Adaptation is too banal a word to describe the cross-fertilization of theatre and other art forms. Sometimes stage versions of familiar books are more like radical reimaginings that anything that might be described as a faithful reproduction. And so it should be. One example is Laura Wade’s The Watsons at the Menier Chocolate Factory, which is so much more than just a standard Jane Austen adaptation, and also more than just a meta-theatrical satire. Another example is French playwright and poet Samuel Gallet’s recent play, Mephisto [A Rahpsody], which takes as its basis Klaus Mann’s 1936 novel, Mephisto. He was the son of novelist Thomas Mann, and once worked as a drama critic in Berlin, but left Germany when the Nazis came to power; Mephisto was written in exile in Amsterdam.
Gallet’s Mephisto [A Rhapsody] has a similar starting point to that of Mann’s novel. The setting is the local theatre of the small provincial town of Balbek, and the story centers on Aymeric, a volatile actor who dreams of becoming a celebrity. While the artistic director of the company, Eva, wants to stage a revival of Chekhov’s Cherry Orchard, the younger actors, such as Luca, Nicole, and the newly arrived Barbara, who is the daughter of the celebrated theatre-maker Anna, advocate a more political theatre: the extreme right is on the rise, and they want to combat it. However, Michael, another actor, is a young working-class man drawn towards the rightist party. Locally, Fabien is the new mayor, and of course, he also is on the right. But, while political violence escalates, Aymeric decides to quit Balbek and try his luck in the big city.
Those familiar with Mann’s novel will know what happens next. And it doesn’t take a genius to work out that for the narcissistic Aymeric success is much more attractive than political engagement. Along the way, we watch as he seduces Barbara, then abandons her when he hits the big time, and how his obsession with starring in Hamlet chimes in with Fabien’s desire to provide culture to the masses. There’s a kind of ghastly inevitability about the story, and about the rise of the right in Europe. As a counterpoint to the groundswell of prejudice, the theatres in the play are little islands of sanctuary from the pervading madness. One character, Juliette Demba the black cabaret singer, symbolizes a more tolerant society.
Gallet organises his drama into six sections, which each have evocative names (from the opening “A Long Way Away from the Big City” to the concluding “Elsinore”, in which Hamlet’s meditations on suicide and death are juxtaposed with the final minutes of Klaus Mann’s existence, as he ends his own life in 1949). The rapid escalation of events, punctuated by meta-theatrical moments which feature, for example, Marber the theatre critic, has a good forward movement and Gallet further punctuates the action by giving most of his characters a set-piece monologue. There are strong moments, as when Michael is confronted by Barbara for recording a piece of hate speech, which effectively escalates the action.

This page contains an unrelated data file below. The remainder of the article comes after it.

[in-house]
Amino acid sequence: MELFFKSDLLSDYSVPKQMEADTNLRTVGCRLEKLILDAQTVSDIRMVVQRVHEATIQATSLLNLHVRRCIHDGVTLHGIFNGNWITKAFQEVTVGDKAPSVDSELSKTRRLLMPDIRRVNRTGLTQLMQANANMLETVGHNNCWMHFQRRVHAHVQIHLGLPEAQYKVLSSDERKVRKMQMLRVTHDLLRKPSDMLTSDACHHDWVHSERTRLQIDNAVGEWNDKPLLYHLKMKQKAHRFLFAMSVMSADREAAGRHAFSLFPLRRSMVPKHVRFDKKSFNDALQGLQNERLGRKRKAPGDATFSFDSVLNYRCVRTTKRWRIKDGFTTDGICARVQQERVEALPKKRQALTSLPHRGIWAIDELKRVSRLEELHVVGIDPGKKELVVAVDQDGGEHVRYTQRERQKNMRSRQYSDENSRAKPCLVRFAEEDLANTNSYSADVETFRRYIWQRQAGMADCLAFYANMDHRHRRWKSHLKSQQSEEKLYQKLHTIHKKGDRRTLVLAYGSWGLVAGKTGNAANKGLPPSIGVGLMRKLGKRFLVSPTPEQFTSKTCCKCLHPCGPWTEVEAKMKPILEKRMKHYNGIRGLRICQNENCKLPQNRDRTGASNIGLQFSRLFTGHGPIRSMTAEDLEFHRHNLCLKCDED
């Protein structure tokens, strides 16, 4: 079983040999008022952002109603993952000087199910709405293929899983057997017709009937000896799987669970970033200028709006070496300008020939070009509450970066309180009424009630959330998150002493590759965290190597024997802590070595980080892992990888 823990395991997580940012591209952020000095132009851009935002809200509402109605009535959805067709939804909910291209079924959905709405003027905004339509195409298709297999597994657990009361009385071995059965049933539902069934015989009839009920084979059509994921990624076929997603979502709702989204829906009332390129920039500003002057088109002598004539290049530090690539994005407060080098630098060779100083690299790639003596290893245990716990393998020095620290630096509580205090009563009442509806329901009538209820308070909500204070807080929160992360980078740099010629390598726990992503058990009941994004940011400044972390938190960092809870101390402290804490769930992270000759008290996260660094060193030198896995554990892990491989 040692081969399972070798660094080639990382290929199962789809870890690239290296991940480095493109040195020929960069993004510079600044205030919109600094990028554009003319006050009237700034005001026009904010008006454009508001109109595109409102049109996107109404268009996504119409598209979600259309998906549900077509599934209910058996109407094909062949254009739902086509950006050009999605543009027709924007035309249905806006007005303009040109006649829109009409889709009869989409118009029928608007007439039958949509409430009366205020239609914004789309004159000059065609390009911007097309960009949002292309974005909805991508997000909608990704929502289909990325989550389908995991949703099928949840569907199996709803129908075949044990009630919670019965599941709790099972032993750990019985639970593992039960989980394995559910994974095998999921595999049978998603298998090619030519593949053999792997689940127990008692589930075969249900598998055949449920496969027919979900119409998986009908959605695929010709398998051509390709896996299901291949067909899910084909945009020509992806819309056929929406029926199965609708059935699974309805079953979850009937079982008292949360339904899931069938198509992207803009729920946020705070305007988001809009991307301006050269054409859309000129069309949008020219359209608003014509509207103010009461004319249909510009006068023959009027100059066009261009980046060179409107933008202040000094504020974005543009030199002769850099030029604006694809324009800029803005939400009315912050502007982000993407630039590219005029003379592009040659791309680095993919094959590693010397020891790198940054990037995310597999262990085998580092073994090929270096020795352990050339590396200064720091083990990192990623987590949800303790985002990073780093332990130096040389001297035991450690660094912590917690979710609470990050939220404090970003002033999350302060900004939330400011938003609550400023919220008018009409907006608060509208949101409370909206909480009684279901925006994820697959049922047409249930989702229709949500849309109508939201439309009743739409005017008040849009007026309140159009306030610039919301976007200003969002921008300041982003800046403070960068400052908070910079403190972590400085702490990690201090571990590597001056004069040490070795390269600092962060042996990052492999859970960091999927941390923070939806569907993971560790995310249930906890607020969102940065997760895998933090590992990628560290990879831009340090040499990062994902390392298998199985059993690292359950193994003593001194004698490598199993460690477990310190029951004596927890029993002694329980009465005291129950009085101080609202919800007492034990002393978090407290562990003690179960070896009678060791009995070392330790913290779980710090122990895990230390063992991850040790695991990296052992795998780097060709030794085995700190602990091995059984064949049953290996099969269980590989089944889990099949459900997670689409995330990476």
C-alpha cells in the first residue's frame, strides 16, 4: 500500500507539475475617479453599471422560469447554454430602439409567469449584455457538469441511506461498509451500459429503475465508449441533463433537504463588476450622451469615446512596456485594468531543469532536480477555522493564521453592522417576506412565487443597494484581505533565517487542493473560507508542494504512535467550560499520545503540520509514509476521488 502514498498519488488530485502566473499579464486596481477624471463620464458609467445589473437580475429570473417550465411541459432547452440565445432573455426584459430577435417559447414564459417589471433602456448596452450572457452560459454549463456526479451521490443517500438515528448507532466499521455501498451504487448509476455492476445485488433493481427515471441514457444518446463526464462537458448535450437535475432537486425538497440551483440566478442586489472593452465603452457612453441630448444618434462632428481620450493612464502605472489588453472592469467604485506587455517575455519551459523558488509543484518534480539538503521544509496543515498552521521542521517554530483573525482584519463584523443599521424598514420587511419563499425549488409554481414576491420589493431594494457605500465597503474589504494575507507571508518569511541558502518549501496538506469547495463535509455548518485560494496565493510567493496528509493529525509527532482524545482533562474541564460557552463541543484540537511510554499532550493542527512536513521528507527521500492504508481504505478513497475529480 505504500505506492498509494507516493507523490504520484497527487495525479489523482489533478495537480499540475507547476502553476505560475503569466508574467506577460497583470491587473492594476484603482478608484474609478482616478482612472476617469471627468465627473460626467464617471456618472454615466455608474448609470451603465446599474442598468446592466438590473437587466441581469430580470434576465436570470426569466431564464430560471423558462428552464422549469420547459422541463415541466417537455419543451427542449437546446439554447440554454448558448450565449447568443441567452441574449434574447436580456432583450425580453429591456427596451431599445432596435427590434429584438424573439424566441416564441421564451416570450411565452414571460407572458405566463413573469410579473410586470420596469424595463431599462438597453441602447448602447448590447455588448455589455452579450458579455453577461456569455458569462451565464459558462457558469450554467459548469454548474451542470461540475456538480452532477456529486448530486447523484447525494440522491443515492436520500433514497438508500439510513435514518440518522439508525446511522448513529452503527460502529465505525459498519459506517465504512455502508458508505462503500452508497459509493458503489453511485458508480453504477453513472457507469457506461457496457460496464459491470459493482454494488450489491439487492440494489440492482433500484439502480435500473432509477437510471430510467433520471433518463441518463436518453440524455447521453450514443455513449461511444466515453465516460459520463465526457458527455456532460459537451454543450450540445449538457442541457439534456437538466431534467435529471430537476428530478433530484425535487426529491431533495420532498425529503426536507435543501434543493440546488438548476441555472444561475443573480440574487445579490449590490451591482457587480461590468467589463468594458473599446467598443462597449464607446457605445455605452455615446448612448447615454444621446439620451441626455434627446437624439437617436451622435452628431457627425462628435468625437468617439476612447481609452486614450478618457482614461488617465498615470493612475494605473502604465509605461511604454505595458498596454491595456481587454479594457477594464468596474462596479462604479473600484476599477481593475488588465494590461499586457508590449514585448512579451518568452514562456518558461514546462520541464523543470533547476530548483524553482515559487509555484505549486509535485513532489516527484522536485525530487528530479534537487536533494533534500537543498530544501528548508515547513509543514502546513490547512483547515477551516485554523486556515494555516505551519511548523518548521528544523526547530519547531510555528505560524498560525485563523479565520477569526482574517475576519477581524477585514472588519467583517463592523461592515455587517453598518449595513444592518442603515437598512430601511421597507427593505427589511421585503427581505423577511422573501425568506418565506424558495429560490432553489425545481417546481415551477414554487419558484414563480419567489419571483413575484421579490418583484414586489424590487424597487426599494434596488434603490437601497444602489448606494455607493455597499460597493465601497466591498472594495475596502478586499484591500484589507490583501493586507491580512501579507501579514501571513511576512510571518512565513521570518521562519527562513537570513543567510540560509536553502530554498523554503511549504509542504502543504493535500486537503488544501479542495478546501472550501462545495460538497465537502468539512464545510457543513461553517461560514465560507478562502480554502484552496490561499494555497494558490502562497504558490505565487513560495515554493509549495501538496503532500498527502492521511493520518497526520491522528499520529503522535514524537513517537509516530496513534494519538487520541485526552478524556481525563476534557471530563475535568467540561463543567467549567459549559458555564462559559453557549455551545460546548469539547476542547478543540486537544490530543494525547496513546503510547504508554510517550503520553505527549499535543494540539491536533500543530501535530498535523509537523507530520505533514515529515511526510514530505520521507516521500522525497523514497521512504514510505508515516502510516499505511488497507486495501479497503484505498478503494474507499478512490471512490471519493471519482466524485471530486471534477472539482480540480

But as a piece of writing, Gallet’s play is not problem-free. Unlike the original Mephisto, or indeed Eugene Ionesco’s Rhinoceros or Albert Camus’s The Plague, I think the piece lacks a powerful central metaphor: Aymeric’s embrace of Hamlet somehow doesn’t do it for me. Although the introduction of pigs’ heads has potential as a metaphor, it is never really exploited. The final two scenes, which feature historical characters from German culture and Mann himself, feel redundant to me, and the use of the word “fascist” to describe the sickness overtaking Europe, instead of, say, far-right populism or authoritarianism, seems exaggerated and therefore too easy to ignore. The whole gesture is too obvious, too clichéd even.
That said, there is much to enjoy in Kirsty Housley’s often compelling production, which is distinguished by episodes of pleasurably wild abandon, despite the occasional wobble when the stage picture looks awkward. Her designer Basia Binkowska creates a long narrow playing space, with shiny vulgar gold curtains and a long mirror that reflects the audience back on itself. The translation, by Chris Campbell (ex-Royal Court), is both colloquial and formal, as well as eminently playable, with Anna-Maria Nabirye, who plays Juliette Demba, given an extra speech which pertinently addresses racism in casting and forces us to question what we are watching.
Best of all is Leo Bill, who inhabits the character of Aymeric with an intense ferocity that is both thrilling and disturbing. In a bravura performance, his character climbs his way to the top by any means necessary, and we are both fascinated and repelled. He is well supported by Elizabeth Chan and Subika Anwar-Khan as Luca and Nicole, Rebecca Humphries as Barbara, with Tamzin Griffin (Eva/Anna) and Sean Jackson (Fabien/Marber) playing two roles, while Rhys Rusbatch’s Michael and Nabirye’s Juliette are both excellent. In the end, I wish that the meta-theatrical side of the evening was less pronounced than the central story of celebrity versus commitment.
This article originally appeared on sierz.co.uk on 10 October 2019 and has been reposted with permission. Read the original article here.
This post was written by the author in their personal capacity.The opinions expressed in this article are the author’s own and do not reflect the view of The Theatre Times, their staff or collaborators.